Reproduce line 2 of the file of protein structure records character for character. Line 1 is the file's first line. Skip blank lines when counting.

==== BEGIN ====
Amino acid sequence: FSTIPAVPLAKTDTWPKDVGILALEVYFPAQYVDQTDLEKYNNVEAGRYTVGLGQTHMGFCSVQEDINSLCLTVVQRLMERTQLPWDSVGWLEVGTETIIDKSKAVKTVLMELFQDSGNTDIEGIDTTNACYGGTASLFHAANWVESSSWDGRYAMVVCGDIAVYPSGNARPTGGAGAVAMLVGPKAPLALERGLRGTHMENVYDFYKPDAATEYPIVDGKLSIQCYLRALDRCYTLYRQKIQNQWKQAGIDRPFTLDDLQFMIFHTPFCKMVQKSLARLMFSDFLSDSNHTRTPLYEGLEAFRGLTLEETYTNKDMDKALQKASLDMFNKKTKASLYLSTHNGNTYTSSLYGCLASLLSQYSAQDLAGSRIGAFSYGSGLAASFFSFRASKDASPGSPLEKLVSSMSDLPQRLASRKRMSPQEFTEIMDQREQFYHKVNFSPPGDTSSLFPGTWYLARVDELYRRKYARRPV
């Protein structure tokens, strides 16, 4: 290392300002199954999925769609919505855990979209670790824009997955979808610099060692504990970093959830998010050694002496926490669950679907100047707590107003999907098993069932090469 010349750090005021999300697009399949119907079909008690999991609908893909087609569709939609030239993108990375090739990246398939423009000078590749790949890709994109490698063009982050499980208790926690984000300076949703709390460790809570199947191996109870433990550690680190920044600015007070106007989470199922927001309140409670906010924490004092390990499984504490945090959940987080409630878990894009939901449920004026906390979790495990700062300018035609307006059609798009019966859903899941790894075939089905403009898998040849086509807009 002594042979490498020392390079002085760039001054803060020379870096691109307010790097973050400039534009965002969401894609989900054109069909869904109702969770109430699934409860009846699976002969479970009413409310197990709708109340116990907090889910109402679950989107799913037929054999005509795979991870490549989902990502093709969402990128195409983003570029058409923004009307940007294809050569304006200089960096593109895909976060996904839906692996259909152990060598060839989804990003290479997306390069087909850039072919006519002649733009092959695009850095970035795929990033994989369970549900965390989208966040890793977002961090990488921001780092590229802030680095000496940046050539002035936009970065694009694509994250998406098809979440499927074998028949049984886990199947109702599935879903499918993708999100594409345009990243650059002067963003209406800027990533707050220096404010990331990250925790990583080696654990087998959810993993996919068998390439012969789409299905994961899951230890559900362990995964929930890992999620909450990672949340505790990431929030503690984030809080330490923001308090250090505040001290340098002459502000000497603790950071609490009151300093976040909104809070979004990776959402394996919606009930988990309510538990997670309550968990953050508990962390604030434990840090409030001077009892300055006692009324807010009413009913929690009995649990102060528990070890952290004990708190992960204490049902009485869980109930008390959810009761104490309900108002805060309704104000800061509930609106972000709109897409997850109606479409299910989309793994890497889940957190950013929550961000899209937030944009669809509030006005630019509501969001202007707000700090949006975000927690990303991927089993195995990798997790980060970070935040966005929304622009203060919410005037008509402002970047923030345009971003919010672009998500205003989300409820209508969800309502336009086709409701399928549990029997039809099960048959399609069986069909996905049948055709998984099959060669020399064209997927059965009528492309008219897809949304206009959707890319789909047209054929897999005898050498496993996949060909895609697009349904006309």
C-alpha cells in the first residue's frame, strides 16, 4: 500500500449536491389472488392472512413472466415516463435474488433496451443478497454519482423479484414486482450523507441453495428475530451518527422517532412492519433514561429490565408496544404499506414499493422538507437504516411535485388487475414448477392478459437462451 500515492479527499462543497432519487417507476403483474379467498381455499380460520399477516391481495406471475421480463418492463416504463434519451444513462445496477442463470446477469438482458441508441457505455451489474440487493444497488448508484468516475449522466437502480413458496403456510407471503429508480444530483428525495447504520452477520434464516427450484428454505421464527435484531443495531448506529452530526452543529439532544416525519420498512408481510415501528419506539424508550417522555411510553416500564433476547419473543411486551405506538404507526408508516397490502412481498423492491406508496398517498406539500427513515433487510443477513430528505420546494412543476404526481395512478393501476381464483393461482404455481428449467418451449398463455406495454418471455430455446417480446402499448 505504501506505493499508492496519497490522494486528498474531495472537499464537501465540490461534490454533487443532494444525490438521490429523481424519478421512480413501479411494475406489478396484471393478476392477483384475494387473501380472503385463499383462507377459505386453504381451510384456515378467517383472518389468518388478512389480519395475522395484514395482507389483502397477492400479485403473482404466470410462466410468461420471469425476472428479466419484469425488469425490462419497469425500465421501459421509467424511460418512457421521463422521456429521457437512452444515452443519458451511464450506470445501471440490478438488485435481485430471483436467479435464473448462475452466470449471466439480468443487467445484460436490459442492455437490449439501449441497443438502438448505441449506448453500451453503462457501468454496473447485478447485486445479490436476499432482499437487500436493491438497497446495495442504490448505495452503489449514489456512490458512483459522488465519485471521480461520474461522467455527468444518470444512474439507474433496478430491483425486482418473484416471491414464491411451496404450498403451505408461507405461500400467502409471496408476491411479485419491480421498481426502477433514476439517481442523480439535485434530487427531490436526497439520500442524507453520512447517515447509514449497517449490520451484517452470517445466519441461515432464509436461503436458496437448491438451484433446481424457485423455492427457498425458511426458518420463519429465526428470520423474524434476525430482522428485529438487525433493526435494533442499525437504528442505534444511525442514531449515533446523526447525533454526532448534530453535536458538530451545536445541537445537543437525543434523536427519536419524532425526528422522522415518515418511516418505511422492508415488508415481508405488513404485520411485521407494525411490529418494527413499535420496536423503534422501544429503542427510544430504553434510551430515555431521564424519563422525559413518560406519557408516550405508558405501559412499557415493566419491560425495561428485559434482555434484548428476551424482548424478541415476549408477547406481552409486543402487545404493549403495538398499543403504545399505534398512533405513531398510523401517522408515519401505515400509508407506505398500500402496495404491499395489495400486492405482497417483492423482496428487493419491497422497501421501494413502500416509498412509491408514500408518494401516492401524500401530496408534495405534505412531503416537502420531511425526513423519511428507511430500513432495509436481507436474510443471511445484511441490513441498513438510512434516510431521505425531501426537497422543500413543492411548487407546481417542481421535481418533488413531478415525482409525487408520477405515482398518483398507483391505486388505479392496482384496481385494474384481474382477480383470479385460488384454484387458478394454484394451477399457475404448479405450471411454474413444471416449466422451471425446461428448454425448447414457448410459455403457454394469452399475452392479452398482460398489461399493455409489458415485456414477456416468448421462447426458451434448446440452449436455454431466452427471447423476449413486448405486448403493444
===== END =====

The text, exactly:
């Protein structure tokens, strides 16, 4: 290392300002199954999925769609919505855990979209670790824009997955979808610099060692504990970093959830998010050694002496926490669950679907100047707590107003999907098993069932090469 010349750090005021999300697009399949119907079909008690999991609908893909087609569709939609030239993108990375090739990246398939423009000078590749790949890709994109490698063009982050499980208790926690984000300076949703709390460790809570199947191996109870433990550690680190920044600015007070106007989470199922927001309140409670906010924490004092390990499984504490945090959940987080409630878990894009939901449920004026906390979790495990700062300018035609307006059609798009019966859903899941790894075939089905403009898998040849086509807009 002594042979490498020392390079002085760039001054803060020379870096691109307010790097973050400039534009965002969401894609989900054109069909869904109702969770109430699934409860009846699976002969479970009413409310197990709708109340116990907090889910109402679950989107799913037929054999005509795979991870490549989902990502093709969402990128195409983003570029058409923004009307940007294809050569304006200089960096593109895909976060996904839906692996259909152990060598060839989804990003290479997306390069087909850039072919006519002649733009092959695009850095970035795929990033994989369970549900965390989208966040890793977002961090990488921001780092590229802030680095000496940046050539002035936009970065694009694509994250998406098809979440499927074998028949049984886990199947109702599935879903499918993708999100594409345009990243650059002067963003209406800027990533707050220096404010990331990250925790990583080696654990087998959810993993996919068998390439012969789409299905994961899951230890559900362990995964929930890992999620909450990672949340505790990431929030503690984030809080330490923001308090250090505040001290340098002459502000000497603790950071609490009151300093976040909104809070979004990776959402394996919606009930988990309510538990997670309550968990953050508990962390604030434990840090409030001077009892300055006692009324807010009413009913929690009995649990102060528990070890952290004990708190992960204490049902009485869980109930008390959810009761104490309900108002805060309704104000800061509930609106972000709109897409997850109606479409299910989309793994890497889940957190950013929550961000899209937030944009669809509030006005630019509501969001202007707000700090949006975000927690990303991927089993195995990798997790980060970070935040966005929304622009203060919410005037008509402002970047923030345009971003919010672009998500205003989300409820209508969800309502336009086709409701399928549990029997039809099960048959399609069986069909996905049948055709998984099959060669020399064209997927059965009528492309008219897809949304206009959707890319789909047209054929897999005898050498496993996949060909895609697009349904006309």